U2 – Boy (1980) If it is possible to think about this divisive Irish quartet without the hype, bombasity and preening it has accumulated over the years, then Boy is it. With the exception of opening track “I Will Follow,” the rest of the album has been excluded from setlists and compilations (although some songs have gradually crept back onstage). The menacing “An Cat Dubh” almost sounds like an anthemic early Cure outtake (with glockenspiel!) that slides into The Edge’s wonderful guitar textures of “Into the Heart.” (Along with Bono’s earnest vocals. U2 were never not-earnest.) There aren’t many hints of The Joshua Tree or Achtung Baby here, yet all the essential elements of those albums are present. Sometimes spending time with the boy is more revelatory than hanging out with the man.

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(Above: “New Dawn Fades” for Peter Hook and the Light.)

By Joel Francis
The Kansas City Star

“This is the way,” Peter Hook sang during the opening song. “Step inside.”

The smallest crowd of the night at Middle of the Map’s outdoor stage was all too eager to follow.

Hook is a founding member of the influential post-punk band Joy Division. The British group famously broke up on the eve of their first U.S. tour. The surviving members were well into their second life as New Order by the time they finally reached America.

peter hookAs the bass player in both bands, Hook’s new group finally gives fans – many of whom weren’t alive during Joy Division’s late ’70s run – a chance to finally hear the beloved songs performed by a founding member.

The execution was as straightforward as it was magical: Both of Joy Division’s studio albums in their original order and arrangements, with a couple non-album songs at the end. The experience mimicked what fans have enjoyed for years at home, only exponentially better.

“Closer,” the second of Joy Division’s two albums, opened the night. After a brief break, the band returned to perform “Unknown Pleasures.” The combination of “New Dawn Fades” into “She’s Lost Control” – separated by a side break on the original album – generated one of the strongest one-two punches of the 90-minute set. By the end of “Love Will Tear Us Apart,” Hook had his shirt off, tearing around the stage with a maniacal smile, acting like it was the first time he had performed the band’s best-known number.

A combination of cool temperature and constant mist of rain actually improved the atmosphere. Joy Division’s music is many things – groundbreaking, intense, visceral – but it is not made for a sunny afternoon.

Hook was ably assisted by the five-piece Light, which included his son, Jack Bates, handling many of his dad’s signature basslines. The remaining three members are veterans of Monaco, another of Hook’s bands.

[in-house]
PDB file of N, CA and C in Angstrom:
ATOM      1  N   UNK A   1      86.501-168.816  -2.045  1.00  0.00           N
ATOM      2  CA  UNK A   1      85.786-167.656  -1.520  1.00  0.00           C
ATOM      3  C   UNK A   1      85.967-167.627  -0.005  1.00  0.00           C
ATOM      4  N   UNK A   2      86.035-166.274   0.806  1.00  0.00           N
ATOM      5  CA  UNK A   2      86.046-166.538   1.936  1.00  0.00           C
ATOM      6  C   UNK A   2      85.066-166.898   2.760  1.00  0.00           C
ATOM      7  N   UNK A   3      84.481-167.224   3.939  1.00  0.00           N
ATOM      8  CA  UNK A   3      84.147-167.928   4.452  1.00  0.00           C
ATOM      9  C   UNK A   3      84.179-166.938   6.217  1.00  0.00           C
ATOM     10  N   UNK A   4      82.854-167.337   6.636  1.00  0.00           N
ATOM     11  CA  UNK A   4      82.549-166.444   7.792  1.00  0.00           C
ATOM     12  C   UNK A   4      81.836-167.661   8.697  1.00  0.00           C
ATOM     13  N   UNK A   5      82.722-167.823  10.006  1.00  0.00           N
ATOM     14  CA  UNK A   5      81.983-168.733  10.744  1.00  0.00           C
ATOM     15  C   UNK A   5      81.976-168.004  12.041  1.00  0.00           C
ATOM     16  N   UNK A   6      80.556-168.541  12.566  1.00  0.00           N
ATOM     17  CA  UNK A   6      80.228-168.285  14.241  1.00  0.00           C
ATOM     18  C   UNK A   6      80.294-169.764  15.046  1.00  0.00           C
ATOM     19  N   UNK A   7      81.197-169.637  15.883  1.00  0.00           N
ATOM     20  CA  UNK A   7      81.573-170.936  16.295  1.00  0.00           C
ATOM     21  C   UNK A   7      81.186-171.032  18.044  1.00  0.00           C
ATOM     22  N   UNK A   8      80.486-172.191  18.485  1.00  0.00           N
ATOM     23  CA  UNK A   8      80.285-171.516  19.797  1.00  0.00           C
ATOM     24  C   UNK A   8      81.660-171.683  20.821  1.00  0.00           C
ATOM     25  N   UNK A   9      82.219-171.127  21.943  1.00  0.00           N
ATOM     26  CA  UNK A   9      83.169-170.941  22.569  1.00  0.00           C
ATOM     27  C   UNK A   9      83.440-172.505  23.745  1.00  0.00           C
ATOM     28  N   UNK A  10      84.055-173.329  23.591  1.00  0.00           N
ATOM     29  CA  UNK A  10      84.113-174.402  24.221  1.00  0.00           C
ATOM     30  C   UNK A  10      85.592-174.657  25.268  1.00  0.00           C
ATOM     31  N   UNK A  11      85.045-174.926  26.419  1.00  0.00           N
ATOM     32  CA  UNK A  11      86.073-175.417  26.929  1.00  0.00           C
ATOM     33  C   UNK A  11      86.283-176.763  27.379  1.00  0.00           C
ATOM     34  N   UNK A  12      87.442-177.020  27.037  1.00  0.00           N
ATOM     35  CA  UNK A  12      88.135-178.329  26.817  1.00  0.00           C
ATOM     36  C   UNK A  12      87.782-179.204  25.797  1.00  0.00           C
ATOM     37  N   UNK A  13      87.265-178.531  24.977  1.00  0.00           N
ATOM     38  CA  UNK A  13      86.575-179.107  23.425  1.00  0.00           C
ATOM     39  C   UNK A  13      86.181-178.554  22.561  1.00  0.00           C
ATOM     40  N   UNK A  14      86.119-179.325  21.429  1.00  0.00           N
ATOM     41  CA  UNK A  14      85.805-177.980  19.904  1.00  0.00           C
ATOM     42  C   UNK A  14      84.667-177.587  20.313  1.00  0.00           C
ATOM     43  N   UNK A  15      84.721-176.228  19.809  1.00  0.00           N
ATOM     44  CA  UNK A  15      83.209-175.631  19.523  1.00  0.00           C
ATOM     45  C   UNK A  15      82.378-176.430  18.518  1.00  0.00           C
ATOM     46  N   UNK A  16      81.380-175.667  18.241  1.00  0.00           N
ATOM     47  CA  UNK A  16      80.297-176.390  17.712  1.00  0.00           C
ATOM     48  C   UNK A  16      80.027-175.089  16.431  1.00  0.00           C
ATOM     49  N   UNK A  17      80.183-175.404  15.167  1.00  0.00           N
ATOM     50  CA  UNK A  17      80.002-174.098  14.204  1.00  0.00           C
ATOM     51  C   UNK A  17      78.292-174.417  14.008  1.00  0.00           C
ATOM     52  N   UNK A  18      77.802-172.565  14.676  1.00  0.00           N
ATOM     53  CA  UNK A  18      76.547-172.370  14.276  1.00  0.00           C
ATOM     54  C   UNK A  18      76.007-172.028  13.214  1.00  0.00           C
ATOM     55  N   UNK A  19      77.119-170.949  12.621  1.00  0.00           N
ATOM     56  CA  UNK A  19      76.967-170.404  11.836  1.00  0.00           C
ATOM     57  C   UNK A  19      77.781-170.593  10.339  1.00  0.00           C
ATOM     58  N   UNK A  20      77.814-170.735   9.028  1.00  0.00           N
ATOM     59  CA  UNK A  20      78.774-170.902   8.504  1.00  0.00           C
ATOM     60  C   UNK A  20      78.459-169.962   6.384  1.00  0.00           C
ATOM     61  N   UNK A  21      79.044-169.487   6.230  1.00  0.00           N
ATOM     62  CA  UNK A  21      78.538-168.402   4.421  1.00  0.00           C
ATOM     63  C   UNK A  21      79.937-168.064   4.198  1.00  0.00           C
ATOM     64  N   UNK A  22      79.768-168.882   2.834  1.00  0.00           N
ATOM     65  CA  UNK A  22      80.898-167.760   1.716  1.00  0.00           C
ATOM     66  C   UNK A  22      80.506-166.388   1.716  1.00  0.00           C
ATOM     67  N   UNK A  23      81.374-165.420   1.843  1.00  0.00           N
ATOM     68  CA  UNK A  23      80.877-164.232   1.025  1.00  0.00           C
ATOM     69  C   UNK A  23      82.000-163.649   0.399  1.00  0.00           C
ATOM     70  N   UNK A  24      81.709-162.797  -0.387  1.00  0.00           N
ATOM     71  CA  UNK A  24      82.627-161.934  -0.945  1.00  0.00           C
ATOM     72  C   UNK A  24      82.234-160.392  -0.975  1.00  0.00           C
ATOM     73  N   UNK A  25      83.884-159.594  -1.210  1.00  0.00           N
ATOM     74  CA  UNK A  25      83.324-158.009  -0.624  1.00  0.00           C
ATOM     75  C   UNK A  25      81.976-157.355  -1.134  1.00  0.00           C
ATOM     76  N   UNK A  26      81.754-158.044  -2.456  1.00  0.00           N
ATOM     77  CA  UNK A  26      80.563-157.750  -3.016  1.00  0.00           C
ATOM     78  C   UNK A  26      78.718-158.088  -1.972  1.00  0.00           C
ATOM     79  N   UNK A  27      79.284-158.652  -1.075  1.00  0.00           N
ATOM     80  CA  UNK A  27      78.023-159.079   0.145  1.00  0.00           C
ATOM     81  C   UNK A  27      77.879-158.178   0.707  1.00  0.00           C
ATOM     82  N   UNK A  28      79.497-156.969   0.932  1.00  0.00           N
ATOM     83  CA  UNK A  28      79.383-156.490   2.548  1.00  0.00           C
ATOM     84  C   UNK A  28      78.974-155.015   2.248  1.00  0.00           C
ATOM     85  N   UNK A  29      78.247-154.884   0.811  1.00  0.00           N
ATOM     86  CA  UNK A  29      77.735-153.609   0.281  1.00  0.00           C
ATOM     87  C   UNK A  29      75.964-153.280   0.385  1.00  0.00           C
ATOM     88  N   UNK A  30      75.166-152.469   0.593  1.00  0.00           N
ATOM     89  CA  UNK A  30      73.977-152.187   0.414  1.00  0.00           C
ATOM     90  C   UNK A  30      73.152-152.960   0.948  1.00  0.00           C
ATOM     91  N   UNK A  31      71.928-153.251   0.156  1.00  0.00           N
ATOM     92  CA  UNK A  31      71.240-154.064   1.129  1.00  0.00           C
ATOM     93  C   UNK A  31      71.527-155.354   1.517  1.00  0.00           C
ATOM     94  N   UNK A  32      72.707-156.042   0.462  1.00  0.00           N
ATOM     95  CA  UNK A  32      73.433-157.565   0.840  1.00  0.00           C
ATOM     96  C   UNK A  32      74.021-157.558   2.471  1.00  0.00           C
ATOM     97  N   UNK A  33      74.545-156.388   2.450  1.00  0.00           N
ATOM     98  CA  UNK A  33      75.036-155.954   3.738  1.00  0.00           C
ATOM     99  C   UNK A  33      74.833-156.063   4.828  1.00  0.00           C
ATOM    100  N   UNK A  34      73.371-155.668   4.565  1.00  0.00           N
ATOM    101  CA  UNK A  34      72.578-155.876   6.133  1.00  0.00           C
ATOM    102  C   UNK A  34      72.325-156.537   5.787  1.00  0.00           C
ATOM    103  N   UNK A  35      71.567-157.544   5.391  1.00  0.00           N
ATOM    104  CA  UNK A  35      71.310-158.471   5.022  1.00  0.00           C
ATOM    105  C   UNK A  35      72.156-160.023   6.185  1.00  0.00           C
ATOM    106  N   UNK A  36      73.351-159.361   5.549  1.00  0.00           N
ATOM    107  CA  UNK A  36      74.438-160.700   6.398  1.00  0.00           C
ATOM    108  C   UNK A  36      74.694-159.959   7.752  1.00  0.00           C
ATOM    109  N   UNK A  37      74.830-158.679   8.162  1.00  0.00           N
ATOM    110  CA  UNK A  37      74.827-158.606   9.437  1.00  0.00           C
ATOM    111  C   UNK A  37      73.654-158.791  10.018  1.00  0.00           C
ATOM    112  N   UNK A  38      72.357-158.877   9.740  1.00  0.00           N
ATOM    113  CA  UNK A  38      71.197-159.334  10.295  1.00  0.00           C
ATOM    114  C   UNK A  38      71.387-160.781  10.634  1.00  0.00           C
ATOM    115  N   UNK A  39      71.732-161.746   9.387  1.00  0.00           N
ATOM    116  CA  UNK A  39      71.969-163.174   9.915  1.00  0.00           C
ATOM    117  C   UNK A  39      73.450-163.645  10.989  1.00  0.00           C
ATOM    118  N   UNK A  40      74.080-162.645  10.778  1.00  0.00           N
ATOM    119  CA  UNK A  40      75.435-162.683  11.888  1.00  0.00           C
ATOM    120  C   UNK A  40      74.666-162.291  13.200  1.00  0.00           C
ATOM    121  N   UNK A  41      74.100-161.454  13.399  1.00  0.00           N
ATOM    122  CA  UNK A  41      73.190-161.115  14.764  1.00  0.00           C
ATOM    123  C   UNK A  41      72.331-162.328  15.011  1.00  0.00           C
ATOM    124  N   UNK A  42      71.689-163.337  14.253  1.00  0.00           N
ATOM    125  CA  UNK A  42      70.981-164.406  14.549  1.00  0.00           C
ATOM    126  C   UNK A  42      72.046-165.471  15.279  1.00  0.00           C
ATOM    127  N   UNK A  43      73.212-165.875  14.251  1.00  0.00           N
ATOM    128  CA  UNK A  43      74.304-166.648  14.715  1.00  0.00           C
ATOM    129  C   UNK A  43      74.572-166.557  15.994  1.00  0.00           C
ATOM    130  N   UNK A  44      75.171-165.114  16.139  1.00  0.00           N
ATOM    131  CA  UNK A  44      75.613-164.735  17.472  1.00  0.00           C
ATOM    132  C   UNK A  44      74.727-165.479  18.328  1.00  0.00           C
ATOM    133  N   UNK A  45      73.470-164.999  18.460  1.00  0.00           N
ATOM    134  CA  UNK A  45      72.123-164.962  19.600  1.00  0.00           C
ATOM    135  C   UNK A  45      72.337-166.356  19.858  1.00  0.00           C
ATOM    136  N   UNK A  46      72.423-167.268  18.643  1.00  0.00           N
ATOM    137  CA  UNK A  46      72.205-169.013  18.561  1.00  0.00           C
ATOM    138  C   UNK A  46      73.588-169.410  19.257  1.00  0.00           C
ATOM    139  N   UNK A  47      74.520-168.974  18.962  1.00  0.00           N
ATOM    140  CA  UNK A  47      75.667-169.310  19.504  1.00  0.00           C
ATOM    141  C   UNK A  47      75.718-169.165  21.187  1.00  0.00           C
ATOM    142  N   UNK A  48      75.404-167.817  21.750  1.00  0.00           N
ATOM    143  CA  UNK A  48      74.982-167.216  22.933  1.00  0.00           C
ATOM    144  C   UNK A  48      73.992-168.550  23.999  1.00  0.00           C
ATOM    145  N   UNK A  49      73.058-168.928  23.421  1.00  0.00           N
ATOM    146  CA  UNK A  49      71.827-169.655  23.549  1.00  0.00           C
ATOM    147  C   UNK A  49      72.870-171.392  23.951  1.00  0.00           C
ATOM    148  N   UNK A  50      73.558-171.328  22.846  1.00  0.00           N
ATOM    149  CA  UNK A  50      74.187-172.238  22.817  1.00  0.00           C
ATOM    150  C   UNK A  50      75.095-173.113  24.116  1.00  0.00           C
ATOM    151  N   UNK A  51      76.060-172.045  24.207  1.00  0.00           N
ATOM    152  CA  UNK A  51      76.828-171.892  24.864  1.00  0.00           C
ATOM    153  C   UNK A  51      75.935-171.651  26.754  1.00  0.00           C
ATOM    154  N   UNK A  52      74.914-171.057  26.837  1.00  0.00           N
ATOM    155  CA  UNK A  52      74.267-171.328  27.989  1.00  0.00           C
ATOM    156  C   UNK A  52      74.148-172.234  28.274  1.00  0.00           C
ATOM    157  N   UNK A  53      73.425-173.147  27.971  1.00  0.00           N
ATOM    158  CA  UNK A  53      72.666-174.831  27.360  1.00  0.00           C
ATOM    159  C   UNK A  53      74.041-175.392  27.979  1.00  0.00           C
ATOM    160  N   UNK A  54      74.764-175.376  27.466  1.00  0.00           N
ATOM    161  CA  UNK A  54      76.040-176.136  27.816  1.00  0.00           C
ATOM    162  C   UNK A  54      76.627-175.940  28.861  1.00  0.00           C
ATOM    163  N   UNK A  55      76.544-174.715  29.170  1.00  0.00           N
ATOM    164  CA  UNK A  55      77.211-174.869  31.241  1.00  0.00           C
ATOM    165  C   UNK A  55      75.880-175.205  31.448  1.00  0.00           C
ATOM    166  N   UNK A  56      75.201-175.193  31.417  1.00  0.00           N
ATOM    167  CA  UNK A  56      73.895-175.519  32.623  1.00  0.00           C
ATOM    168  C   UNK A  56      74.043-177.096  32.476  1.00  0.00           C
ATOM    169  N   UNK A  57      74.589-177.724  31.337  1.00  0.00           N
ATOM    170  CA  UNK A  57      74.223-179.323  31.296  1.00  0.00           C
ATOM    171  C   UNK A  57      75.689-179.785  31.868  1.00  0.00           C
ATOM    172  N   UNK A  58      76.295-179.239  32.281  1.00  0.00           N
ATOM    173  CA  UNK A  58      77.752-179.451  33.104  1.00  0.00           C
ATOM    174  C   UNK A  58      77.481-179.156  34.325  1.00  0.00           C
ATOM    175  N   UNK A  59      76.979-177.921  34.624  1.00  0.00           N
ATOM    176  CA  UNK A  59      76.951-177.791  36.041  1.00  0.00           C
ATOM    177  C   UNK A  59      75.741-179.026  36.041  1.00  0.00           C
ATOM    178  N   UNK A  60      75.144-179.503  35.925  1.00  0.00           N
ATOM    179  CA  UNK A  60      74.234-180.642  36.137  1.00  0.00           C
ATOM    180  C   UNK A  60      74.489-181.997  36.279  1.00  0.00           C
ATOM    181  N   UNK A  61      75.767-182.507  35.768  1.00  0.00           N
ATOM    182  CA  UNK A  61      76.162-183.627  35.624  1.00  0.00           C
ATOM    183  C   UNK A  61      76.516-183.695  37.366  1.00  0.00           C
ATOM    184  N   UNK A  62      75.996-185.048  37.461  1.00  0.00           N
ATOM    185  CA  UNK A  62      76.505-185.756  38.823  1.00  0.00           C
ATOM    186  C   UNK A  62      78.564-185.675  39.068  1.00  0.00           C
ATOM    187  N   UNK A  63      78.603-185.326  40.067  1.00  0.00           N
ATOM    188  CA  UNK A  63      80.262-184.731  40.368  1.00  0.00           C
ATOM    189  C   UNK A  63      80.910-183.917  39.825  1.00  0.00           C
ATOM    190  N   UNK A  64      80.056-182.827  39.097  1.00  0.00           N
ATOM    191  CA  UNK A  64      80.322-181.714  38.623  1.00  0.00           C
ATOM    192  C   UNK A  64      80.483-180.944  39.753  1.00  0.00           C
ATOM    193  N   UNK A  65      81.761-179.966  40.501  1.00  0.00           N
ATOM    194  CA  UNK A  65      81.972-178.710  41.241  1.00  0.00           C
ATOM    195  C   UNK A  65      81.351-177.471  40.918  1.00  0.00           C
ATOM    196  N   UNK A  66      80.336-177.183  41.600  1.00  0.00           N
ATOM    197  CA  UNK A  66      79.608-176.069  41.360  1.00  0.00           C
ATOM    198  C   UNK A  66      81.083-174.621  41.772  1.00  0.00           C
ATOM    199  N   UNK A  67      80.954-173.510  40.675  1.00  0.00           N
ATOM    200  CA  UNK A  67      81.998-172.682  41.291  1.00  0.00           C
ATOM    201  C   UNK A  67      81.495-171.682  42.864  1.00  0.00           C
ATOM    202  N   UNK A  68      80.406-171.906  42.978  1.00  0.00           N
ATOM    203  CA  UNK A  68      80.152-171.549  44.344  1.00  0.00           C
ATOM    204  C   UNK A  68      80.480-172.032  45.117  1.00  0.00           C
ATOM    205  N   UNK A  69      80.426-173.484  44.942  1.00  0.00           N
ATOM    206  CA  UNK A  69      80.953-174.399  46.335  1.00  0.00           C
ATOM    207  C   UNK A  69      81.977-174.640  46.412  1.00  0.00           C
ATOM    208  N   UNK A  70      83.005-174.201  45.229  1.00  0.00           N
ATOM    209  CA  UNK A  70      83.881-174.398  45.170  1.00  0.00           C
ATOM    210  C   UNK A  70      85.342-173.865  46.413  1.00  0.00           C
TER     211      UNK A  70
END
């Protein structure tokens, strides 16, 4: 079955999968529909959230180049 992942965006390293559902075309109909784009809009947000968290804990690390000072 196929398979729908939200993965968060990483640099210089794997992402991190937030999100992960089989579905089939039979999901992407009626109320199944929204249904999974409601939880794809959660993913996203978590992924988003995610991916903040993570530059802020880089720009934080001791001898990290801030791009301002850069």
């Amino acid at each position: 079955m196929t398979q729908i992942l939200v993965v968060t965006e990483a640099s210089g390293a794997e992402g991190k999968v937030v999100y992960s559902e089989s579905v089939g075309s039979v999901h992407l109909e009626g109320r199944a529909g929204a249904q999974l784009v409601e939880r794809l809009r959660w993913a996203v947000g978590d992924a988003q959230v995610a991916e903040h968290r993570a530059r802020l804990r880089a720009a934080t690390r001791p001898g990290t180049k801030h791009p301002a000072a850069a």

Although the audience was intimately familiar with the material, there wasn’t a lot of singing along. Instead there were a lot of and spontaneous hugs and high fives when favorite songs like “Isolation” or “She’s Lost Control” started. There were also lots of closed eyes as fans let the music and experience wash over them.

Setlilst: Closer: Atrocity Exhibition; Isolation; Passover; Colony; A Means to an End; Heart and Soul; Twenty Four Hours; The Eternal; Decades. Unknown Pleasures: Disorder; Day of the Lords; Candidate; Insight; New Dawn Fades; She Lost Control; Shadowplay; Wilderness; Interzone; I Remember Nothing. Transmission; Love Will Tear Us Apart.

Keep reading:

Middle of the Map 2015 – day four

Middle of the Map 2015 – day three

Review: TV on the Radio

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(Above: The Corin Tucker Band cap off a great show with an encore cover of The Selecters “Three Minute Hero” at the Record Bar in Kansas City, Mo.)

By Joel Francis
The Daily Record

Corin Tucker disappointed Sleater-Kinney’s small but passionate fanbase when she put the band on hiatus in 2006. Now touring in support of her second solo album, the excellent “Kill Your Blues,” the riotgrrl brought the small but dedicated Friday night crowd at the RecordBar up to speed on her life.

“I took some time to be a mom and have some kids,” Tucker sang on “Groundhog Day,” also comparing  herself to “Rip Van Winkle in a denim skirt” on the same verse.

Tucker’s solo work is more expansive, but also retains most of her trademarks. “None Like You” opened with a creepy synthesizer riff that was almost gothic. The breakdown on “Neeskowin” was almost disco, with drummer Sara Lund riding the hi-hat while bass player Dave Depper roped a funky bassline.

The song “Constance” may best exhibit Tucker’s growth and confidence as a songwriter. The imagery of a child ready to leave home and anxious parents not ready for her to go draws from emotions born of Tucker’s motherhood. At the same time the melody treads between a Nirvana-inspired chorus that would have been at home on any number of Sleater-Kinney albums, but also features nuanced choruses built around tiny organ riffs that points the music in a new direction. Later, Tucker wasn’t afraid to let “Joey,” a tribute to the late Ramones singer, flow with tenderness.

While the night was peppered with poppy moments, Tucker’s voice still flips and snarls like an angry acrobat when it needs to, punching and kicking notes with joyful abandon. Her minimalist guitar noodling played nicely off the large noisy wash from Seth Lorinczi’s guitar. At times, Lorinczi’s guitar sounded like an aggressive takedown of the Ravonettes.